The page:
For more on the mural and its significance, click here.
Dayna’s Travel Guide to Melbourne, Australia
Where We Ate:
Supernormal: At first glance, you would never know this was one of Melbourne’s best places to eat. Great atmosphere, open late, get in while you can and be sure to enjoy some of their sake imports. If you don’t know, now you know.
Mr. Miyagi: Focus, grasshopper! Stop by this trendy spot for some amazing Japanese-fusion, sushi and cocktails. Even better for its 80’s Karate Kid references. Must try!
Cumulus: Brother-sister restaurant of the Supernormal family, brunching at Cumulus was top notch. Located on Flinders’ Lane, otherwise known as the foodie street of Melbourne, this restaurant has it all. Chic, low-key ambiance, a quaint, unique menu and perfect coffee. Yes, please!
Chin Chin: Also standing on Flinders’ Lane, Chin Chin was a favourite. Because we only had about 48 hours in Melbourne, we stopped by this place at around four in the afternoon before our “second” dinner at Mr. Miyagi later on that evening. The sticky pork was so good, I nearly died and went to heaven. They also sell their cookbook which now has a proud place in my collection at home (I have a thing for authentic cookbooks).
Gingerboy: Flying out to New Zealand that night, we quickly stopped over at Ginger Boy for our final supper in this wonderful city. Absolutely incredible ambiance and food. One more bite and I would have literally fallen in a food coma. Insider tip: 1) Reservations are a must. 2) Order the son-in-law eggs (pictured below).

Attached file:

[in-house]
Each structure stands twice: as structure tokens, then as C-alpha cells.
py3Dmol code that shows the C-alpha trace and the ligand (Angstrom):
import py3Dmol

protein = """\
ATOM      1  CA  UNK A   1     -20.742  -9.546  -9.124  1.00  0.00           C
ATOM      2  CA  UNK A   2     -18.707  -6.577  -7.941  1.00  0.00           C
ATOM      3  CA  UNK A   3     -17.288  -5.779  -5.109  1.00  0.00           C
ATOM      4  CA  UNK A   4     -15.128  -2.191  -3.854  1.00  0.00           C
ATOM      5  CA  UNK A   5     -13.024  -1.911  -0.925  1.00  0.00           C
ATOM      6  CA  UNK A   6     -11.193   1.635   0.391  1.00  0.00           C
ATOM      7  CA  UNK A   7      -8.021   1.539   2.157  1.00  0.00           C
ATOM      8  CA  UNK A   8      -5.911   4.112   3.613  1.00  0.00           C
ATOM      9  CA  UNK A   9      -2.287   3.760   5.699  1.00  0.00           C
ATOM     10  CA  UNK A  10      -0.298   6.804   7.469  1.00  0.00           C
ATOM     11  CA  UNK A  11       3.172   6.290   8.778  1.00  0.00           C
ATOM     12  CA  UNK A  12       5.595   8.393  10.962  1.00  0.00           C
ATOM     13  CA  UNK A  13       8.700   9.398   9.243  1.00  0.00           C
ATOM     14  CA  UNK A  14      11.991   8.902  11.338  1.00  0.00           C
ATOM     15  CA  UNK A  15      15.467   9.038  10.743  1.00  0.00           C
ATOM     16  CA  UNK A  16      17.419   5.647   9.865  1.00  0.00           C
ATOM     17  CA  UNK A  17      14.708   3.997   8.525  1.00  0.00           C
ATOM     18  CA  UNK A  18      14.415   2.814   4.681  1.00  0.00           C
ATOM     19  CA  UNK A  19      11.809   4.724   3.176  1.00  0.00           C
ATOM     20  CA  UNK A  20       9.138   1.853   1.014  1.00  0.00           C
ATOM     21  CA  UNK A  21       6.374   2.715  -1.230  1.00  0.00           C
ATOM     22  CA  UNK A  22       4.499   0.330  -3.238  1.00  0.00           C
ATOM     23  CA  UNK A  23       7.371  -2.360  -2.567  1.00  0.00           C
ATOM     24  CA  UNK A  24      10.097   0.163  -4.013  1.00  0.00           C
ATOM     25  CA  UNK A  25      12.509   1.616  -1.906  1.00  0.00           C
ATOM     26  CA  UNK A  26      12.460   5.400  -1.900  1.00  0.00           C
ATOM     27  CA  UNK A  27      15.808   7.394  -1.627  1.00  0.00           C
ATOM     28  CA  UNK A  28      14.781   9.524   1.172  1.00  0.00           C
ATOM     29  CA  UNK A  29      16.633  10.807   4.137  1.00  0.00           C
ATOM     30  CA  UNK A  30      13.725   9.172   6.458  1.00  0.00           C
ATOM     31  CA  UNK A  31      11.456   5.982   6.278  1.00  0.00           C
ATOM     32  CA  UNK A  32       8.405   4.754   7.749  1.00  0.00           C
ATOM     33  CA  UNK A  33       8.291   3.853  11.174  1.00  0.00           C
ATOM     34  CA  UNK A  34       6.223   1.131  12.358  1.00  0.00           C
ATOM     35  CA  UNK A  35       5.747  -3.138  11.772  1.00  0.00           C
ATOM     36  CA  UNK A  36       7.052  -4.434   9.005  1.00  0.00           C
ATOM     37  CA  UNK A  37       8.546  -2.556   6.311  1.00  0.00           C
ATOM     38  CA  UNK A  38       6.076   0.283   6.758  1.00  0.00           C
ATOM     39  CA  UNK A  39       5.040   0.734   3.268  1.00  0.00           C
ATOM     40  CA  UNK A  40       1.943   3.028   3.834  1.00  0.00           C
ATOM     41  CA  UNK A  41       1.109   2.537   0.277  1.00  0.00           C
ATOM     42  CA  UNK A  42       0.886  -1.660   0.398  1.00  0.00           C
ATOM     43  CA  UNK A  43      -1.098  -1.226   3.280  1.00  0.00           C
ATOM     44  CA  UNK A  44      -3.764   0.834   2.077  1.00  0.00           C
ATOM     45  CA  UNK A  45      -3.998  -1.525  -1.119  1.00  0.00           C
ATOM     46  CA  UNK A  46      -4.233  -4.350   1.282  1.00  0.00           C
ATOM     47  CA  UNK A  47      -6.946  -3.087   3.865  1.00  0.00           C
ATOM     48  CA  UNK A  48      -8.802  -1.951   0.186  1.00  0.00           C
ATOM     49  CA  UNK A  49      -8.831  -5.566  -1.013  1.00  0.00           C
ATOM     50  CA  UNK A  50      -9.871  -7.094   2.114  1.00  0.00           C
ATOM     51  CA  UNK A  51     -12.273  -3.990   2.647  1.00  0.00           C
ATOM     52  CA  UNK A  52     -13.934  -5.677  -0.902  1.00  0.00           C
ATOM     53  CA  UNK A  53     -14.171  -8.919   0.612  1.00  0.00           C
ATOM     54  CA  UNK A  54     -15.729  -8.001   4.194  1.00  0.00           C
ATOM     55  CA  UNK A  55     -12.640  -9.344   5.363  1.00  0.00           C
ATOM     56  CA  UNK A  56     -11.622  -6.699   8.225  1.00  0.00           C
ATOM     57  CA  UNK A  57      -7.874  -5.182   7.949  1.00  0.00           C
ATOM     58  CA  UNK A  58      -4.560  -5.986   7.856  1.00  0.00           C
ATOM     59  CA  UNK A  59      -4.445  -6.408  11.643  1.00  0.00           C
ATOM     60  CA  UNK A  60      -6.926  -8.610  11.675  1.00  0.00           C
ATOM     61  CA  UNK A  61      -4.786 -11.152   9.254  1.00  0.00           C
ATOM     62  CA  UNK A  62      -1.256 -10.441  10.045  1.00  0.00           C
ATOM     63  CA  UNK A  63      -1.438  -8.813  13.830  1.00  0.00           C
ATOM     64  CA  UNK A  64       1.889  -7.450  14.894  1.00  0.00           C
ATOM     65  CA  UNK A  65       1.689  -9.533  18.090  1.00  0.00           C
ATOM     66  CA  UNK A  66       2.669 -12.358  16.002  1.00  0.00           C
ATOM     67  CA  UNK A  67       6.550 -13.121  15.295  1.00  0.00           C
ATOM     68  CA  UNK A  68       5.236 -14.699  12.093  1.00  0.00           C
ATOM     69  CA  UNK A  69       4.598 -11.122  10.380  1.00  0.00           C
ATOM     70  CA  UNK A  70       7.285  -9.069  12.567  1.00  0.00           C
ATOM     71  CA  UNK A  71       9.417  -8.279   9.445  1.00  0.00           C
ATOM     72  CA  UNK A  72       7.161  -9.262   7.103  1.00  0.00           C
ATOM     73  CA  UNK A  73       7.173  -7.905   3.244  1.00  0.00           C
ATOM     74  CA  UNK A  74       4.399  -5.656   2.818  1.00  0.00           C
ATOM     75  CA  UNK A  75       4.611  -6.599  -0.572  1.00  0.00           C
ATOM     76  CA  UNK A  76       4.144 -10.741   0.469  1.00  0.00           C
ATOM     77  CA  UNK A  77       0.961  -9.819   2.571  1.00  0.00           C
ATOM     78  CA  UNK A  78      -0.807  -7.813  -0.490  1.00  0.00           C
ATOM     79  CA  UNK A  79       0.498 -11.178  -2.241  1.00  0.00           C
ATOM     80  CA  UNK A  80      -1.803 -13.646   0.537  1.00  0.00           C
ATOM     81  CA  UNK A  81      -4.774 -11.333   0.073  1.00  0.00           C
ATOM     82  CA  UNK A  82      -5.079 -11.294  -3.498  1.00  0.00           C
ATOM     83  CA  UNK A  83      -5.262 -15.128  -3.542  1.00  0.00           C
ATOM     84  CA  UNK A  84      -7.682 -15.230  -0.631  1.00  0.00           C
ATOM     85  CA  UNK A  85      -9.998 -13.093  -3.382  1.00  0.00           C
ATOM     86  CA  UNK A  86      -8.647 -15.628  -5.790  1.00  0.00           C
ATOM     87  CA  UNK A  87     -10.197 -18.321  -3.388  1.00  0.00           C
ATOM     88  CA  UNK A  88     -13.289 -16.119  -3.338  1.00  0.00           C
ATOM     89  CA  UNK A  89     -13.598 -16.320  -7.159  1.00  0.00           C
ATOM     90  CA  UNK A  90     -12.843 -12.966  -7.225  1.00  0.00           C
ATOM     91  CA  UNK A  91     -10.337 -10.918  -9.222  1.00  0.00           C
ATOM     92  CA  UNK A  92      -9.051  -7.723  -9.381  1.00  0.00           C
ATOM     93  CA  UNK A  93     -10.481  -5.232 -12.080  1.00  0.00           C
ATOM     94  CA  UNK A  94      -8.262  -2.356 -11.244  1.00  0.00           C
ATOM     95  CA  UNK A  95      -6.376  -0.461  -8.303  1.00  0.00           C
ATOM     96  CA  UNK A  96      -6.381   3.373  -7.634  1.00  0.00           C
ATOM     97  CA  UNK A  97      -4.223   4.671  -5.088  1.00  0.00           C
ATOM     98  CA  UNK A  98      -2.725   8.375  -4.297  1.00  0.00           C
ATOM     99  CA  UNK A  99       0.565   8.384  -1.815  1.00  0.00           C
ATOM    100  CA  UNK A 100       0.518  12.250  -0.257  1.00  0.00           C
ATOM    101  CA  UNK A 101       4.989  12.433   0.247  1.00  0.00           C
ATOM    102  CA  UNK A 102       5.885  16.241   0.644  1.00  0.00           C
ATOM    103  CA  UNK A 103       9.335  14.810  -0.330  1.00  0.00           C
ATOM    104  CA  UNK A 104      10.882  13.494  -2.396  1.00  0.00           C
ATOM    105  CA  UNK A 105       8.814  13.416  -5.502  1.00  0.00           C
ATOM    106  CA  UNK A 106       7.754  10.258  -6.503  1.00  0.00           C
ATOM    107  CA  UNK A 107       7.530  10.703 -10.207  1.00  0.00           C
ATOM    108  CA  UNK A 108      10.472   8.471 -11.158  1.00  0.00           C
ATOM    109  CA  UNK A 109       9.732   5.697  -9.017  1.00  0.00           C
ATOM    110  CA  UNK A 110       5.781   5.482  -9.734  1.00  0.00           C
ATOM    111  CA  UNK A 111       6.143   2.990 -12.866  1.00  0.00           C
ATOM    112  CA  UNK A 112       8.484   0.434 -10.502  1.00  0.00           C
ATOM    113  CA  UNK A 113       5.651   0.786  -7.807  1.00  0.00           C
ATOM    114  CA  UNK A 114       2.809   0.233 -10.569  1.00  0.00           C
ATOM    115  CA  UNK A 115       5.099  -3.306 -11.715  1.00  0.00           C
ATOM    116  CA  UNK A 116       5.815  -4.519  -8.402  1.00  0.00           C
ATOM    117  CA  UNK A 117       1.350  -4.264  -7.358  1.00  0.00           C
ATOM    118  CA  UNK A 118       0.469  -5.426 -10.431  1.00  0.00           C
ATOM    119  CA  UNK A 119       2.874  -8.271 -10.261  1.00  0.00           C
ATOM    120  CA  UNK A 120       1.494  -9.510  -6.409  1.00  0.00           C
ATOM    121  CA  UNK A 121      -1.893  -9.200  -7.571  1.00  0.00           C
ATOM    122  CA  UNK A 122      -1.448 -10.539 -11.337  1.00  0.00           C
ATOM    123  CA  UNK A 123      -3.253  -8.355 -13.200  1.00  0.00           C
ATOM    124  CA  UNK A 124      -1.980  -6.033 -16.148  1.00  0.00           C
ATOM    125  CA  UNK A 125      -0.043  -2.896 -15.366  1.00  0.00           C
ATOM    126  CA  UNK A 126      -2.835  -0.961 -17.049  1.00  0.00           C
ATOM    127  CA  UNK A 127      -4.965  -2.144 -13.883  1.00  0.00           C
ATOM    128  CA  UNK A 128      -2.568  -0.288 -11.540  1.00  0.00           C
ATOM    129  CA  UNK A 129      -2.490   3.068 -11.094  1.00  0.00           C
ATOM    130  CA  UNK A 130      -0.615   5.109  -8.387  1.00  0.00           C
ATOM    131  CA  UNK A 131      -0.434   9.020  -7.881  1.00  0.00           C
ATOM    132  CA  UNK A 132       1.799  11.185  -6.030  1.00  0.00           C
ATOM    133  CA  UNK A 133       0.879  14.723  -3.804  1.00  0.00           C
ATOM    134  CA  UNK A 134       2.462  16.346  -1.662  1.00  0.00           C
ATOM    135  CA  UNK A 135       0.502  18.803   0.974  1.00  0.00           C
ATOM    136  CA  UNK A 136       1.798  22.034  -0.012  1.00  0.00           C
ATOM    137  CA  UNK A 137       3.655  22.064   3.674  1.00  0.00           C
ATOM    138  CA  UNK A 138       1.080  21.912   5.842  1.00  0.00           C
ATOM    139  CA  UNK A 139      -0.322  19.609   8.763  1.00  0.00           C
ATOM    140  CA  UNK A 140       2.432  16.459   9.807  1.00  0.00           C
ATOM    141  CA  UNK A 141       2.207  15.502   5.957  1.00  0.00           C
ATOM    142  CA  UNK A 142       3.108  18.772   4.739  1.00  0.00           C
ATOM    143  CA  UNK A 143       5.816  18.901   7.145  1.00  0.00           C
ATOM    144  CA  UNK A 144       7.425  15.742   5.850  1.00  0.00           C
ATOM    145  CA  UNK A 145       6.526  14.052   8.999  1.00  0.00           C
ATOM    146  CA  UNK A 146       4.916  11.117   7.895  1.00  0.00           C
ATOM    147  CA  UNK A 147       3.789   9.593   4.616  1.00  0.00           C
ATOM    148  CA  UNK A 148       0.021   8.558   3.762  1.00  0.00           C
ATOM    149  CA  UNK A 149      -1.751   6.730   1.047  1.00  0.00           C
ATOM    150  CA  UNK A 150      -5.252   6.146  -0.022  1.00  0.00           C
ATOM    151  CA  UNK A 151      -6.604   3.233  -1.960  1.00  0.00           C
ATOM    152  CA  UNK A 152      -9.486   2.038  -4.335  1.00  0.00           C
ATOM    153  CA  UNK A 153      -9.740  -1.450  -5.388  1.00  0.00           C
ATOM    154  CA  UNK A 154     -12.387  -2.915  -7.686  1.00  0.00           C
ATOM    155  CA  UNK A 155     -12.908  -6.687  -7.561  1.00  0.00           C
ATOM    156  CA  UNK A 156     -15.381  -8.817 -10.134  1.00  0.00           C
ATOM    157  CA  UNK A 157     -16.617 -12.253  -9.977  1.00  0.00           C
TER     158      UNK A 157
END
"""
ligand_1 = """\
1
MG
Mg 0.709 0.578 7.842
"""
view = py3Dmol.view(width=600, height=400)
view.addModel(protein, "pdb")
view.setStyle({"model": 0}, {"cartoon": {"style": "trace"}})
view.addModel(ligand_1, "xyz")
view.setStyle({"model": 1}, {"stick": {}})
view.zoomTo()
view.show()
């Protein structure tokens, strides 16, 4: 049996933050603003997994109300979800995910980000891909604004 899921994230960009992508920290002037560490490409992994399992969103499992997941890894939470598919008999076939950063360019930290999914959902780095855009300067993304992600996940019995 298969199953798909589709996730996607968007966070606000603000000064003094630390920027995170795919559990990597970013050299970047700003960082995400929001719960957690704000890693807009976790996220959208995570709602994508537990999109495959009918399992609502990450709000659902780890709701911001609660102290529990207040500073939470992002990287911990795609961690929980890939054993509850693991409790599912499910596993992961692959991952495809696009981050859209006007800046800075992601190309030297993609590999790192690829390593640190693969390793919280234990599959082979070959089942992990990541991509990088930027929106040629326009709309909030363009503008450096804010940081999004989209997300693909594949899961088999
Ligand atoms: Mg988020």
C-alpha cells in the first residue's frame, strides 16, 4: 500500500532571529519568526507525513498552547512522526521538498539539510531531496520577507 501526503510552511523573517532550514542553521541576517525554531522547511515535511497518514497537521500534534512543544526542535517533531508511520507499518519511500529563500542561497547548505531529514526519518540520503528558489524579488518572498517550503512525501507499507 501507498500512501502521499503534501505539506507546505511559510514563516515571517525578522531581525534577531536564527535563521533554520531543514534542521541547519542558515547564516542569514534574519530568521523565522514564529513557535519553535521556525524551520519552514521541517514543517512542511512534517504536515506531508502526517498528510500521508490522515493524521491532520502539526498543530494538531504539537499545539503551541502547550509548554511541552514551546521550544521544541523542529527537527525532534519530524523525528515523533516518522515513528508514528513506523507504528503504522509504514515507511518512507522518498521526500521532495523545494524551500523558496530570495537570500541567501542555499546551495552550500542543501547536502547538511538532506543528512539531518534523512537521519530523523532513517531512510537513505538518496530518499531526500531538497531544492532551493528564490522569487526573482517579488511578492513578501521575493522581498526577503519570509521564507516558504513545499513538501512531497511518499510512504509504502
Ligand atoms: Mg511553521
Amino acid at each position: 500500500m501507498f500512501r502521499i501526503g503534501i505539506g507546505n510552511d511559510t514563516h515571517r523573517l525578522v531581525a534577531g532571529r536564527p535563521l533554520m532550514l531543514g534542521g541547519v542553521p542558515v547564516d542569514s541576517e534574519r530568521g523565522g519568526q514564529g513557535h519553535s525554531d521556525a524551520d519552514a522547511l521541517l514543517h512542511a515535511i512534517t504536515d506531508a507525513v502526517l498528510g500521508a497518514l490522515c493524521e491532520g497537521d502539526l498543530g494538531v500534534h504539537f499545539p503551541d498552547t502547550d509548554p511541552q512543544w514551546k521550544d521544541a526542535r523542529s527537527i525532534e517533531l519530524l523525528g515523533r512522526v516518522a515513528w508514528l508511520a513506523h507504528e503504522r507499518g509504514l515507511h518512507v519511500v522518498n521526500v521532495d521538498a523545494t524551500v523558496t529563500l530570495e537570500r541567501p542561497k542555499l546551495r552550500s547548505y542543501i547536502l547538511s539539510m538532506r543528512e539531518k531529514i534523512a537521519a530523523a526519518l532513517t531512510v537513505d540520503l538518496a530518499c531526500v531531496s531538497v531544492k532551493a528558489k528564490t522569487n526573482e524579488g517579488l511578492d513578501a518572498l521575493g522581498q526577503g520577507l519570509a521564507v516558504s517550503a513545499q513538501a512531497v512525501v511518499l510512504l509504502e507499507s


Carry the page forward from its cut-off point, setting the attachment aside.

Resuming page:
Places To Visit:
Wake up. Eat. Learn as much about Melbourne’s culture as possible with the hop-on, hop-off tour bus. Visit the beach at St-Kilda’s. Shop. Then eat again. Repeat.
It goes without saying that a stop at The Queen Victoria Market was necessary, although we arrived around closing. A charming place, especially the charcuterie and cheese section. A special shout-out to Curds and Whey. The owner, Anna, is delightful and has a particularly exquisite selection of cheeses and much more.
Where We Stayed:
Grand Hyatt: As I was so busy admiring (and eating) Melbourne, I barely took pictures of all the great sites, so I don’t have any for the hotel. But let me tell you, this hotel was spectacular. It was not only grandiose (hello, floor-to-ceiling marble bathroom), but also had great service and the best location. Nestled between Collins Street (great shopping) and Flinders Lane (yes, dining), we could not have asked for better especially when booking from the other side of the world. Along with the Hilton Sydney, this was also a favourite. Highly, highly recommend.
Where We Had Coffee:
Sensory Lab: Who could go to Melbourne and not seek out the best coffee shops? Tucked away on Little Collins, about a five minute walk from our hotel, was this gem called Sensory Lab. Love! It was our go-to for flat whites and tasty treats (like the chocolate and Nutella croissant pictured below).